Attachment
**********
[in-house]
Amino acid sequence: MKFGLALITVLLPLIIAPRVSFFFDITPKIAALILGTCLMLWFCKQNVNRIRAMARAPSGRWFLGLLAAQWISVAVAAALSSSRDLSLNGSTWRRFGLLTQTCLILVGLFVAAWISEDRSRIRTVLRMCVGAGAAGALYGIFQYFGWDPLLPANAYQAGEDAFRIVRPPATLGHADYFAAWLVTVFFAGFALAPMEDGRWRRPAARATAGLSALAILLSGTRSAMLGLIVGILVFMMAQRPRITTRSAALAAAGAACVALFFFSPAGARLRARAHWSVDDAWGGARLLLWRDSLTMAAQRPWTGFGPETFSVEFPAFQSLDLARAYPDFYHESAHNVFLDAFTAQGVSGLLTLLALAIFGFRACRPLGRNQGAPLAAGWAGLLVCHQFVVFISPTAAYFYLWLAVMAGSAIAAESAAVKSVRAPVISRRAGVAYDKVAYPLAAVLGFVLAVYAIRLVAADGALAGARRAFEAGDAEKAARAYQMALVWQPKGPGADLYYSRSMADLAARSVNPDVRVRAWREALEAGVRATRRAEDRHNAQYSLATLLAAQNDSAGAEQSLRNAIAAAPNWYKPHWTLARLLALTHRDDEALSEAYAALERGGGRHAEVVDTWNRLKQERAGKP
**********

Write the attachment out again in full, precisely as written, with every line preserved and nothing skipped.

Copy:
[in-house]
Amino acid sequence: MKFGLALITVLLPLIIAPRVSFFFDITPKIAALILGTCLMLWFCKQNVNRIRAMARAPSGRWFLGLLAAQWISVAVAAALSSSRDLSLNGSTWRRFGLLTQTCLILVGLFVAAWISEDRSRIRTVLRMCVGAGAAGALYGIFQYFGWDPLLPANAYQAGEDAFRIVRPPATLGHADYFAAWLVTVFFAGFALAPMEDGRWRRPAARATAGLSALAILLSGTRSAMLGLIVGILVFMMAQRPRITTRSAALAAAGAACVALFFFSPAGARLRARAHWSVDDAWGGARLLLWRDSLTMAAQRPWTGFGPETFSVEFPAFQSLDLARAYPDFYHESAHNVFLDAFTAQGVSGLLTLLALAIFGFRACRPLGRNQGAPLAAGWAGLLVCHQFVVFISPTAAYFYLWLAVMAGSAIAAESAAVKSVRAPVISRRAGVAYDKVAYPLAAVLGFVLAVYAIRLVAADGALAGARRAFEAGDAEKAARAYQMALVWQPKGPGADLYYSRSMADLAARSVNPDVRVRAWREALEAGVRATRRAEDRHNAQYSLATLLAAQNDSAGAEQSLRNAIAAAPNWYKPHWTLARLLALTHRDDEALSEAYAALERGGGRHAEVVDTWNRLKQERAGKP